Bardem, however, has been making a strong impression on the screen ever since Bigas Luna cast him as an exceptionally savage male hustler, a supporting role, in his steamy 1990 “The Ages of Lulu.” After Bardem took another small role in Pedro Almodovar’s “High Heels,” Luna in 1992 cast him in his dark, outrageous sex farce “Jamon Jamon,” which brought Bardem international acclaim as a trucker who delivers hams for a living, dreams of bullfighting and winds up an underwear model.

“He gives you the chance to be his friend,” Bardem said of Luna. “He’s one of my closest friends. He’s a human being before he’s a director. He was the first person who put trust in me. I owe him a lot of things--for example, my career! It’s all because of him.”


A dark comedy, “Perdita Durango” was directed by Alex de la Iglesia and written by “Wild at Heart’s” Barry Gifford and based on a true incident. It teams Bardem with Rosie Perez as a pair of crooks who kidnap some young Americans intended as human sacrifices in a black magic ritual.

“My first experience in English was not so difficult as I thought it would be,” said Bardem, over the phone. “We shot in Mexico, and almost everyone on the crew was either Spanish or Mexican, and they were very helpful. I’m studying English eight hours a day because when I act I want to be free to be myself when I do ‘The Dancer Upstairs.’

“With Rosie Perez, it was the first time I worked with somebody who was a star, and she has been very nice to me. She is the kind of actor who can do what the director wants her to do in an instant. ‘Perdita Durango’ will be shown at the San Sebastian festival to an audience of 4,000.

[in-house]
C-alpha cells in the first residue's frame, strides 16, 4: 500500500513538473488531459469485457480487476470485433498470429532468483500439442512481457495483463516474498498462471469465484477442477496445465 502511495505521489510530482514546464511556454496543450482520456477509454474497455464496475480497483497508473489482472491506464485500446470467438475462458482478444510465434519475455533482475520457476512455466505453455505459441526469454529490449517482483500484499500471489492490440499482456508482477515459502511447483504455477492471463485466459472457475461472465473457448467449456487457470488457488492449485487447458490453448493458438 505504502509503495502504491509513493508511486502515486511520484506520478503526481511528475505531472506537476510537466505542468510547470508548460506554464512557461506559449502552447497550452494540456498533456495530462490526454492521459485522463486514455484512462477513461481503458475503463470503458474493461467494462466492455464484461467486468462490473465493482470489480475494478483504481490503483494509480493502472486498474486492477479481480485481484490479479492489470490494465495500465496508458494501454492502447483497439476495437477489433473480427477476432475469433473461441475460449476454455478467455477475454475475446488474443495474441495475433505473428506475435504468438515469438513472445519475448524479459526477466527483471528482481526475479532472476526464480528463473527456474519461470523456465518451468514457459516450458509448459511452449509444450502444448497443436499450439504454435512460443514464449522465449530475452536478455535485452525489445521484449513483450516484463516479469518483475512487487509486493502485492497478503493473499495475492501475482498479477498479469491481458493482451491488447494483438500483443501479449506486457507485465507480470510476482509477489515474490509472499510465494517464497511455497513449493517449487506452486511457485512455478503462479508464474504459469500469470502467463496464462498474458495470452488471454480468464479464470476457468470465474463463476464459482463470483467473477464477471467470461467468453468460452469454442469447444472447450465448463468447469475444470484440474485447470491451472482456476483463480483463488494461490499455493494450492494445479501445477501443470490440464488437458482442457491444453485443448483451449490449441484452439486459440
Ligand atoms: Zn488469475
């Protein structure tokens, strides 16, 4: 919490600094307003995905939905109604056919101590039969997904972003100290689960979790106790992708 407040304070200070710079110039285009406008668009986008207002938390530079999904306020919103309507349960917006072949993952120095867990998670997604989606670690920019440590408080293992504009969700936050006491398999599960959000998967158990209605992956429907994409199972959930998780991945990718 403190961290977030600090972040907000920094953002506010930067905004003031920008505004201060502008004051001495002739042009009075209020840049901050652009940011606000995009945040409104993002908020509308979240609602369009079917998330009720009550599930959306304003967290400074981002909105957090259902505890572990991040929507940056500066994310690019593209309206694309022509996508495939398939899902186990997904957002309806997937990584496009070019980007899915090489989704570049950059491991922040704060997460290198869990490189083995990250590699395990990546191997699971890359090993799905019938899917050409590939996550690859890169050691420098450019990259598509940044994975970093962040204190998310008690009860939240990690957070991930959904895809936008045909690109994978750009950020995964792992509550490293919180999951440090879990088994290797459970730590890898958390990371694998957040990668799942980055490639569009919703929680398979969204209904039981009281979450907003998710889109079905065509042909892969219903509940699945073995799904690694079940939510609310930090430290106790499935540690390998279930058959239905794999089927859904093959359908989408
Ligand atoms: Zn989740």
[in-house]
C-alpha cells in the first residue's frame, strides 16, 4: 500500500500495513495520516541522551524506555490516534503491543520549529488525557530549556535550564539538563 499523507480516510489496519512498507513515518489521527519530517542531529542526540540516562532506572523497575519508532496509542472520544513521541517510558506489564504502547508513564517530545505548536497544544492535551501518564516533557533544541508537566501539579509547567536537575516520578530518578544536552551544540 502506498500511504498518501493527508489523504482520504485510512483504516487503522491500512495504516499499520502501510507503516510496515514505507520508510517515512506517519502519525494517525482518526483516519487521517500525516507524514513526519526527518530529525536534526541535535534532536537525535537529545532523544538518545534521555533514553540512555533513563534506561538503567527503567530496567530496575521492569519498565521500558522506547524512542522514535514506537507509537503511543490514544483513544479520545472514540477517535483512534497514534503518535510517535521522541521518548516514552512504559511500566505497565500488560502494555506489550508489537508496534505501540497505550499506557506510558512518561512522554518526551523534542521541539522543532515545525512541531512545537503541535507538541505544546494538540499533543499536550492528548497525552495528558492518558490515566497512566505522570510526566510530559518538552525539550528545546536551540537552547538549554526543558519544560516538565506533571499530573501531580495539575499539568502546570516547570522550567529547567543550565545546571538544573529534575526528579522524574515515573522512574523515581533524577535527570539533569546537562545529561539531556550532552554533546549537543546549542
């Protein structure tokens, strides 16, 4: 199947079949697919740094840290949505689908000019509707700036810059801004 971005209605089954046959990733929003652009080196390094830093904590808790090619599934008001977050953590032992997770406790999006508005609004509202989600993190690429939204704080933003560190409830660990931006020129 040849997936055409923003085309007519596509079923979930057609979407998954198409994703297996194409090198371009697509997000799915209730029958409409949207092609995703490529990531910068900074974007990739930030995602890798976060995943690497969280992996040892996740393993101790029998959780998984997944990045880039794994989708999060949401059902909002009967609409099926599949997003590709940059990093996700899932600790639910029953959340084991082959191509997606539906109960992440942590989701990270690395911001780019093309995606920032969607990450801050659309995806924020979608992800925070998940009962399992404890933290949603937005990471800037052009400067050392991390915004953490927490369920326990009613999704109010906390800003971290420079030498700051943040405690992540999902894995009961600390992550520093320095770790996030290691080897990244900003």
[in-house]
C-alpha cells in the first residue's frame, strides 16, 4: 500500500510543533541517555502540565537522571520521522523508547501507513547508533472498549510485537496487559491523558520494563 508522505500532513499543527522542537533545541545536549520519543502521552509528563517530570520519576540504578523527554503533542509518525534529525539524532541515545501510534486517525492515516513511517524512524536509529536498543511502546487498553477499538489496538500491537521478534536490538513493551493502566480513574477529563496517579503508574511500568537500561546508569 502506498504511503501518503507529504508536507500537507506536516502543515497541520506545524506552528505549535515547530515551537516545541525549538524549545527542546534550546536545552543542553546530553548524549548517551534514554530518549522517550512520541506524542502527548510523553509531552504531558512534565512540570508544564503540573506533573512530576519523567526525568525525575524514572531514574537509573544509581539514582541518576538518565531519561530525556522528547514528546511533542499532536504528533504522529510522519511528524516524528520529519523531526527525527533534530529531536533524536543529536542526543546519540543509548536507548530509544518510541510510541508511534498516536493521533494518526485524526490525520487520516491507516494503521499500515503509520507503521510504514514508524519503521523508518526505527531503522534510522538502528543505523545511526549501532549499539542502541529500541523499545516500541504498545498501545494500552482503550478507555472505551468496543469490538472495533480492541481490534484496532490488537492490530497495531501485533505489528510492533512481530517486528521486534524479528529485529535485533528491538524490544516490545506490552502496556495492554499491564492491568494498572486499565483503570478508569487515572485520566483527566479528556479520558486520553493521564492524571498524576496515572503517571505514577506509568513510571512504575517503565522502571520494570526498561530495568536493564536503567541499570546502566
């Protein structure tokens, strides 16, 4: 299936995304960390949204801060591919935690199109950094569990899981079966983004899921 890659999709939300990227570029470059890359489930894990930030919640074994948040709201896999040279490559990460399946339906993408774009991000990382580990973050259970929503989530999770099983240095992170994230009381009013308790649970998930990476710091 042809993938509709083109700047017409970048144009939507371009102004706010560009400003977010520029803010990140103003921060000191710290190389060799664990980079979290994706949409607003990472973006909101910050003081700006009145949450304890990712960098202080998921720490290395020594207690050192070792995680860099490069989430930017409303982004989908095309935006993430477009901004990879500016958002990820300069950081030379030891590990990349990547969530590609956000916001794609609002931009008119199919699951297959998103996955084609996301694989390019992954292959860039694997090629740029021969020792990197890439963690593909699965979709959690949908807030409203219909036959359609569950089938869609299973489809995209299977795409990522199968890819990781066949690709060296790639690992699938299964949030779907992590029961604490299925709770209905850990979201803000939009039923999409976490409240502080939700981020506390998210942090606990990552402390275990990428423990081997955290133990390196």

“It was a very, very nice experience except for one thing: a problem with the special effects. In one scene, more explosives were set off than we needed, and five people were burned--myself, my brother, who is also in the film, and three technicians. I am all right now, but I got a really bad burn on my left arm, and there is some scarring.


“There is no main actor in ‘Live Flesh,’ but five actors of equal importance. I play a handicapped man in a wheelchair, playing basketball in the Barcelona Para-Olympics. It’s a love story with me and my wife and the guy who shot me and put me in the wheelchair.” I just saw the film, and I liked it. I did like working with Almodovar again. He’s very hard, but he’s very clever and smart, very clear in what he wants.”

Almodovar, responding to questions via fax, describes “Live Flesh” as “a drama, baroque and sensual. A fatal destiny floats above the characters, as in the classic tragedies or the old thrillers from the ‘40s and ‘50s.

“Since ‘High Heels,’ Javier has become a much more serious actor, more conscious of his craft. He is disciplined and obsessive,” Almodovar said. “He needs to control the smallest detail of his character. He is a temperamental actor. He has a very strong physical presence, and I am not referring to the fact that he is an attractive guy. I mean that when he is on the screen you know something is going to happen.”

“I am very, very happy,” Bardem said. “I got a present from God, who set it down on my shoulders, when John Malkovich gave me the main role in ‘The Dancer Upstairs.’ I play an ex-lawyer now working as a policeman for the government. It is based on a novel by Nicholas Shakespeare, and he and Malkovich wrote the screenplay. We start shooting in Lisbon in November, and I think it will be the most exciting experience in my life to be directed by a great actor like Malkovich.”